Old habits die hard

Market Development: In January, the MSCI World Index (total returns in USD) gained 7.08%, the EURO STOXX 50 (net returns in EUR) returned 5.6%, whilst the S&P 500 (total return) also ended the month in the green, up by 6.28%. The Dollar Index (DXY Index) lost 1.38%, whilst the generic 30Yr Treasury yield decreased from 3.97% to 3.64% and the VIX came down from 21.7 to 19.4.

Commentaire du Fonds
7 Fév 2023

Market Development: In January, the MSCI World Index (total returns in USD) gained 7.08%, the EURO STOXX 50 (net returns in EUR) returned 5.6%, whilst the S&P 500 (total return) also ended the month in the green, up by 6.28%. The Dollar Index (DXY Index) lost 1.38%, whilst the generic 30Yr Treasury yield decreased from 3.97% to 3.64% and the VIX came down from 21.7 to 19.4.

The market decided to take the new year in stride, with rocketing asset prices across the board, seemingly supported by more risk appetite as shown by tightening credit spreads and a higher conviction in inflation’s downward trajectory; as evidenced by falling mid to long-term interest rates.

In the US, growth stocks fared particularly well with an especially remarkable performance from the highest growth segment of the market: the ARK Innovation ETF gained north of 27% in this short time frame, in a sharp reversal of the 2022 dynamics.

Europe was a relative outperformer, supported by decreasing energy prices and reassuring economic data; comforting the investment community hoping for a soft landing. This enabled the European index to have one of its strongest Januarys in history, rendered even more attractive to international investors given a rebounding Euro currency and thus contributing to the first positive month of net flows into Europe in almost a year.

Overall macro sentiment has improved, with Q4 GDP numbers coming in above expectations in both Europe and the US, inciting investors to believe in a soft landing scenario, ideal for equity valuations. Nonetheless, in the US, current earnings reports are coming in slightly weaker than typical, while Europe is marginally outperforming on a smaller sample size compared to expectations. The priority remains cost control in most large corporates, with an additional wave of layoffs announced, particularly in the Tech sector.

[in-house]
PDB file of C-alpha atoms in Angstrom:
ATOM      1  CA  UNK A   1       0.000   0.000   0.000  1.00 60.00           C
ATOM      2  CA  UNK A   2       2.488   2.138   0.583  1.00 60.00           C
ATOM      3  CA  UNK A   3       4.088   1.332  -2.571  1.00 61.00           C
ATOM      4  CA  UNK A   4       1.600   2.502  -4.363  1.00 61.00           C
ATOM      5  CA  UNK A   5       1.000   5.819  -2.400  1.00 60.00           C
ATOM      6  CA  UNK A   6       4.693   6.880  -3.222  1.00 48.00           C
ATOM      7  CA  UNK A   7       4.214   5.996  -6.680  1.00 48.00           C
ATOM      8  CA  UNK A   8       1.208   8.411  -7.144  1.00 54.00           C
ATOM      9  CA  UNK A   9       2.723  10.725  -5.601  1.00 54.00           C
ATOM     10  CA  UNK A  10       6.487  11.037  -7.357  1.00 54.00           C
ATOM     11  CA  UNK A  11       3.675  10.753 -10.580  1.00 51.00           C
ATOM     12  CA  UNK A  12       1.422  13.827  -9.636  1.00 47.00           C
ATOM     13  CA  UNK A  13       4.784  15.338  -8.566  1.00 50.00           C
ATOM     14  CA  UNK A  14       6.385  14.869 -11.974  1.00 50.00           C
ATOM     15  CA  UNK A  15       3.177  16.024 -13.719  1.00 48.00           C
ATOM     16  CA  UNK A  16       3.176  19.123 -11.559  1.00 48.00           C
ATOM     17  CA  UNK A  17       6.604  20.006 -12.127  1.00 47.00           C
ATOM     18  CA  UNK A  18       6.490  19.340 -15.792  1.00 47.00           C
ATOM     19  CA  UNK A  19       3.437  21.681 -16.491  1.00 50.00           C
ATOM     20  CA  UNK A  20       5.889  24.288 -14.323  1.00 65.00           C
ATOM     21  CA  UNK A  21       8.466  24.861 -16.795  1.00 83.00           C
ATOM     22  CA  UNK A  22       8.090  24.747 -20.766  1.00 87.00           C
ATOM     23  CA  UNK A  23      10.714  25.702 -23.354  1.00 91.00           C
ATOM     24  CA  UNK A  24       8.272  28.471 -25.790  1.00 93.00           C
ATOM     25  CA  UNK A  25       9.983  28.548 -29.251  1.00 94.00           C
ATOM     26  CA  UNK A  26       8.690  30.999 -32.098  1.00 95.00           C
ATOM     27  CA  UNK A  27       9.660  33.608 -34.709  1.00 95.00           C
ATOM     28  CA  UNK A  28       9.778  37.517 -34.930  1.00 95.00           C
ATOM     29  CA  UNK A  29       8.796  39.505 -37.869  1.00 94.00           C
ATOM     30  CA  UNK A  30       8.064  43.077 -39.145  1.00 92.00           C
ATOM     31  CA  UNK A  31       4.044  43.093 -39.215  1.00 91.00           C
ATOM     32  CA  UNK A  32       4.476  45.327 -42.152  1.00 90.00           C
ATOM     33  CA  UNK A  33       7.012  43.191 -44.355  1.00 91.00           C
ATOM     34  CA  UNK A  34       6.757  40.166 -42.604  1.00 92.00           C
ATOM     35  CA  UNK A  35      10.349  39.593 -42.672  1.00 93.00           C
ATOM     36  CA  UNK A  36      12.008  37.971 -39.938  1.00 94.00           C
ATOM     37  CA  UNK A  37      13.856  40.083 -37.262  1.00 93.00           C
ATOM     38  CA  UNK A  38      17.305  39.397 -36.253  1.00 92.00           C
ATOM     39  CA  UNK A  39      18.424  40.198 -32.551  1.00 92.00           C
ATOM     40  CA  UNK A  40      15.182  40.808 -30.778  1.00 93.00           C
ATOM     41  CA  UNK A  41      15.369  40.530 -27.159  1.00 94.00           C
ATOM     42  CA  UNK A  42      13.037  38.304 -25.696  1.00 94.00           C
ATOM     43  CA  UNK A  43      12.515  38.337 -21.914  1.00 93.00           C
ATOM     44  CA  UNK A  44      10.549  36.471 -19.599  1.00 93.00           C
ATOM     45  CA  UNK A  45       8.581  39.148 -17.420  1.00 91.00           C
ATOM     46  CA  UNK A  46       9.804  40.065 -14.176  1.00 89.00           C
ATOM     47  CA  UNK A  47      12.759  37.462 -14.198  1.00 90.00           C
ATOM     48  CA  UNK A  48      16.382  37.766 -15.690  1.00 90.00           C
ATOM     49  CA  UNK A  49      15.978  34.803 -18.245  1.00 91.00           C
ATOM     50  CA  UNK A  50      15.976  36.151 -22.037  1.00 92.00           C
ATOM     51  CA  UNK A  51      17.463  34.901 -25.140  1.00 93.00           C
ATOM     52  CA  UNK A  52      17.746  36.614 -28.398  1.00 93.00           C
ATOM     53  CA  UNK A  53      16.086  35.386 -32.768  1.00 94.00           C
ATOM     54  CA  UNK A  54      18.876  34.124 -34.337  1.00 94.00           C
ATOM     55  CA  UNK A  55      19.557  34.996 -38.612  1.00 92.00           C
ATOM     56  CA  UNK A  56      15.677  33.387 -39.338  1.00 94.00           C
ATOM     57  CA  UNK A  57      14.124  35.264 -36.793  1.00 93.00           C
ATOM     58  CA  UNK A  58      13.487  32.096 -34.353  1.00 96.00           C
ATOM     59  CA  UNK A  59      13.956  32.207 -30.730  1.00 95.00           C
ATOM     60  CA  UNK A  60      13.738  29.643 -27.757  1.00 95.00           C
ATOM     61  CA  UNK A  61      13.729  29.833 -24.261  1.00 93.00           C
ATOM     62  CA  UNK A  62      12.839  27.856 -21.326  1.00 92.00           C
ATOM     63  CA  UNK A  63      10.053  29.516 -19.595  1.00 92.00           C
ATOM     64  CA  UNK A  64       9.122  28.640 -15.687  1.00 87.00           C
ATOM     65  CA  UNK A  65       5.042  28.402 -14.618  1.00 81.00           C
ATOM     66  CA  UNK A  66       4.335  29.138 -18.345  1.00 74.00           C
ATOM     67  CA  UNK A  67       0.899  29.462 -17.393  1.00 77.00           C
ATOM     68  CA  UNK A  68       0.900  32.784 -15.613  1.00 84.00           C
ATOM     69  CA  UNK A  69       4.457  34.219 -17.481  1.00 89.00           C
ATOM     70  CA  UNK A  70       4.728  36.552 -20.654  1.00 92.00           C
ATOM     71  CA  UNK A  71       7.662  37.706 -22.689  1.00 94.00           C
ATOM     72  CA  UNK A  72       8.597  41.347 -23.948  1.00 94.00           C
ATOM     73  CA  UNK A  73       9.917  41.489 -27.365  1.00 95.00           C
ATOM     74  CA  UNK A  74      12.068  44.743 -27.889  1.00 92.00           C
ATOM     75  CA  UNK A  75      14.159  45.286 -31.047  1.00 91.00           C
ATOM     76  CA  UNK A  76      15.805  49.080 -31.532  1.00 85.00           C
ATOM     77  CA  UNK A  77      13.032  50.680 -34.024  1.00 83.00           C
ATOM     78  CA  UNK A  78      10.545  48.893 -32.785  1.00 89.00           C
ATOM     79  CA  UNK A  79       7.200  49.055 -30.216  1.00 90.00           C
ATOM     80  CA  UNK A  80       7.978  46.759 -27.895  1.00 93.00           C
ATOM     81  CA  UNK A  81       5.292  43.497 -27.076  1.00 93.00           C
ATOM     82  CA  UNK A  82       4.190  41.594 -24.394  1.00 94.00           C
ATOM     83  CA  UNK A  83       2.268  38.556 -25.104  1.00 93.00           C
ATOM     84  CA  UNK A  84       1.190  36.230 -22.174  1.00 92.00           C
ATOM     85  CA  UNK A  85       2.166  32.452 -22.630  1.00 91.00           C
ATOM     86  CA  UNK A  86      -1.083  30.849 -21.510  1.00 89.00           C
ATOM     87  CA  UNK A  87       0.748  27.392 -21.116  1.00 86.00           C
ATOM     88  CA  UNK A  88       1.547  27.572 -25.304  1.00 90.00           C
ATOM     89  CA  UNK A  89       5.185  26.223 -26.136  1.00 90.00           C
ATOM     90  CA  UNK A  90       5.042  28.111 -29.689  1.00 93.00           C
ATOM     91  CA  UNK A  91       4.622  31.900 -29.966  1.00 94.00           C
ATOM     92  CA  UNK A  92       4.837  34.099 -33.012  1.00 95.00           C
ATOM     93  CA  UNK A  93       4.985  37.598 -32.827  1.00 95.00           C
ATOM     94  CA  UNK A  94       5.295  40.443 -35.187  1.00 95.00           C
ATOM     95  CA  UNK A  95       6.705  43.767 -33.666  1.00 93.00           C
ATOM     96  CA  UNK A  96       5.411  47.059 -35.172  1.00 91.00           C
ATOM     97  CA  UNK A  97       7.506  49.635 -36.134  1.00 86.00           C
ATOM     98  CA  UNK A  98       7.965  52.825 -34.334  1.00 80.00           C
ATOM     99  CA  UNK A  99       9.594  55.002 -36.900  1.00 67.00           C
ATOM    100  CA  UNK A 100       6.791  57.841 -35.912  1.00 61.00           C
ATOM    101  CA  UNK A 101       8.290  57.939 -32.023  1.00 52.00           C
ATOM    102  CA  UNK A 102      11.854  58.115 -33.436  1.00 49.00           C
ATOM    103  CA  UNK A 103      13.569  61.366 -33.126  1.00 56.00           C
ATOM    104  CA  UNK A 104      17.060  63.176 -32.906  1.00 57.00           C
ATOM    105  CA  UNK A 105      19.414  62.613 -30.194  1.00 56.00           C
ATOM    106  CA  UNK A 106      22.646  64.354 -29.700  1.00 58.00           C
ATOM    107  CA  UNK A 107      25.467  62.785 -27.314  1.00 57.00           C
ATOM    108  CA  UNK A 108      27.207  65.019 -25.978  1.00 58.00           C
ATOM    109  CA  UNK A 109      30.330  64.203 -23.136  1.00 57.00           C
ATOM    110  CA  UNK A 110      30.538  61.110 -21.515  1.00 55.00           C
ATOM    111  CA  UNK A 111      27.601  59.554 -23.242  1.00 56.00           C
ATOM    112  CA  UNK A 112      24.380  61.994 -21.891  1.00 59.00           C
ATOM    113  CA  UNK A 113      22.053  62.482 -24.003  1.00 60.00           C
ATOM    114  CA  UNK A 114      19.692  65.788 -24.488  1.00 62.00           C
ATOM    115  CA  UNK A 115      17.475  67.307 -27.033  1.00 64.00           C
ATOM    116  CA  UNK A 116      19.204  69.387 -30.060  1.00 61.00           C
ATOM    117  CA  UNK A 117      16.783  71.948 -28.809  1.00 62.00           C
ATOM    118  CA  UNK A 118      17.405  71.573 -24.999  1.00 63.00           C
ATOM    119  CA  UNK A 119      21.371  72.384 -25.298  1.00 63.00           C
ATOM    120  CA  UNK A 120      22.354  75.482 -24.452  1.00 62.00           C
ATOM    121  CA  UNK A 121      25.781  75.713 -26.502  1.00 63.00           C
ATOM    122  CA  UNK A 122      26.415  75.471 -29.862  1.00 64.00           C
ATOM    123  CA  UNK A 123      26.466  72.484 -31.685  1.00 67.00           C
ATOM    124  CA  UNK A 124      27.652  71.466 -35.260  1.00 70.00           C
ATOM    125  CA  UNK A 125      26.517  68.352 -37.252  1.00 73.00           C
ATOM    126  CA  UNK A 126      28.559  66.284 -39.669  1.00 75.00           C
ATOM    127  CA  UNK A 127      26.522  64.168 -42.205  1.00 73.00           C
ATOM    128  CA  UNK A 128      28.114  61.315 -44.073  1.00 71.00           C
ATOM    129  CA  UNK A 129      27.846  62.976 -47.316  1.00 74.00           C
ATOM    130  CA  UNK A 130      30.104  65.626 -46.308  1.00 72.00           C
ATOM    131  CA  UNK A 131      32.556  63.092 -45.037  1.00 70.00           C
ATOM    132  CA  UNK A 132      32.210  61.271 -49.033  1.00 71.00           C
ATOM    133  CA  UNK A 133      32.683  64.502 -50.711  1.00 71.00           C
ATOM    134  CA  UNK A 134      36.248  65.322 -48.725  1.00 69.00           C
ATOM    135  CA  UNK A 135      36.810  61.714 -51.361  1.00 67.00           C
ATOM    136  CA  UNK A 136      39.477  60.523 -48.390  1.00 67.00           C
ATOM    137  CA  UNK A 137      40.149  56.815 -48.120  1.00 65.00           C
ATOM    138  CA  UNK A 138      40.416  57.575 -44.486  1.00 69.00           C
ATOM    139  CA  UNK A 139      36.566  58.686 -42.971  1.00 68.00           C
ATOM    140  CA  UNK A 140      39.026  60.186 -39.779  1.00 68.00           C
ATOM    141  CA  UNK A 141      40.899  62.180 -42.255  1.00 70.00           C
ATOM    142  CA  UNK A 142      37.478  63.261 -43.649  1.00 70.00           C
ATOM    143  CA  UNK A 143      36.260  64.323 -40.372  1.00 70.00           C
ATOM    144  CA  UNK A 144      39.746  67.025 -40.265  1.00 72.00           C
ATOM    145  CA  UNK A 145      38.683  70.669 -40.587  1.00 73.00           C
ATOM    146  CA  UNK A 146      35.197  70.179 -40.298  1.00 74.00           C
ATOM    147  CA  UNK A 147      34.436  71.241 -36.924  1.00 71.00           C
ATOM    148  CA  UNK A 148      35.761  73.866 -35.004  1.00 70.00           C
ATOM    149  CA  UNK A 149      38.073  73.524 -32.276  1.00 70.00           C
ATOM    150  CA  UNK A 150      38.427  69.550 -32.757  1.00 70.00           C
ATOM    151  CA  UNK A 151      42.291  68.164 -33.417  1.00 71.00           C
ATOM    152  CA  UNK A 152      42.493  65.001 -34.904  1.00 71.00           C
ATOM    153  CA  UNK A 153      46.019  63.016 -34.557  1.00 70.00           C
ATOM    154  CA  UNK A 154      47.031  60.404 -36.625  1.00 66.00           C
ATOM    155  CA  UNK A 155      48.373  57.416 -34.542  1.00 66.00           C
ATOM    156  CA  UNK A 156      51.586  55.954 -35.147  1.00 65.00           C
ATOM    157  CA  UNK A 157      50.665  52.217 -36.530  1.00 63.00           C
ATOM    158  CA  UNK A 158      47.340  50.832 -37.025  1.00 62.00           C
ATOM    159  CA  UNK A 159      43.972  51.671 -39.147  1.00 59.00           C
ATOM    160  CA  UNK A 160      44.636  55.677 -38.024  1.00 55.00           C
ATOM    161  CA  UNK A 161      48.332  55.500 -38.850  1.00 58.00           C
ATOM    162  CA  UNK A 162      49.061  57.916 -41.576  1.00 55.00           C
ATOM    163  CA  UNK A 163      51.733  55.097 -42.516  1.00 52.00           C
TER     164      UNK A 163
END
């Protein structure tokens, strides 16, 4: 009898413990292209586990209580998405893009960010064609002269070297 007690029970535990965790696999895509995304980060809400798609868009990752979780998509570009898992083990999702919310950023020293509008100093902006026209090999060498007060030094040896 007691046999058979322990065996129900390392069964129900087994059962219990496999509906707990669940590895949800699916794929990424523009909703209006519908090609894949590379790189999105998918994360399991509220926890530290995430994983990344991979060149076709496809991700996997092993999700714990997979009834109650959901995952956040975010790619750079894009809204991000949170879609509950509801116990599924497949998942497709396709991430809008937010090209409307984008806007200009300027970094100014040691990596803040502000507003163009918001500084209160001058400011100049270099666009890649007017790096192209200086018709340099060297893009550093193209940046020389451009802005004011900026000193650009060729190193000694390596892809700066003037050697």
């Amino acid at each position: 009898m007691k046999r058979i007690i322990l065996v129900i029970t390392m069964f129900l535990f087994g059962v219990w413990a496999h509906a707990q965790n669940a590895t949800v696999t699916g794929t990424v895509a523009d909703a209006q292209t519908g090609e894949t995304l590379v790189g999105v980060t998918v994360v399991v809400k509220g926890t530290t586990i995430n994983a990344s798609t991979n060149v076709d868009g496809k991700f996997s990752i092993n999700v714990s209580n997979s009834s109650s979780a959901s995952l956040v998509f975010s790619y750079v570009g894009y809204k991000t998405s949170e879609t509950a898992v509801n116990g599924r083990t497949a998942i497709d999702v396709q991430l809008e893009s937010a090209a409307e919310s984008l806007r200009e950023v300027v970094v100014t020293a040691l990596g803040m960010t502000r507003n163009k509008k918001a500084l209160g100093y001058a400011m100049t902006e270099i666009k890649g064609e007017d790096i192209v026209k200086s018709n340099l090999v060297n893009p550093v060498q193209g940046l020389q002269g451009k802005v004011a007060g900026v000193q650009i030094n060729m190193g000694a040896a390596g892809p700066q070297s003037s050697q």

China’s reopening is not yet visible in the numbers with weak economic indicators, yet expectations have rebounded significantly given what some believe could become a major consumption spree after almost three years of significant restraint.

The stark yield curve inversion; the rapid ascent of financial assets; as well as compressing credit spreads are testimony of a market much more inclined to disagree with the Central Banks’ ongoing cautious and hawkish messages, increasingly pricing in an ideal scenario of normalising inflation, mild recession and hence upcoming “pivot” towards dovishness from the Fed and ECB.

Market Outlook

Last month we mentioned that our strategy was well positioned for attractive prospective returns following a stark derating of financial assets in 2022, especially when considering a relatively more conducive macro backdrop.

Certainly, January demonstrated that investors agreed on the opportunity, yet this significant rally does leave us surprised, both given its force and underlying mix: it seems to us that the market has become almost defiant of Central Banks, as the stark gap between the Fed’s dot plot and the forward curves demonstrate.

The current market behaviour suggests a belief that the world is getting back to the 2013-2019 period of persistent low growth, low inflation and monetary accommodation, sparking the old reflexes of buying long-dated growth at high multiples.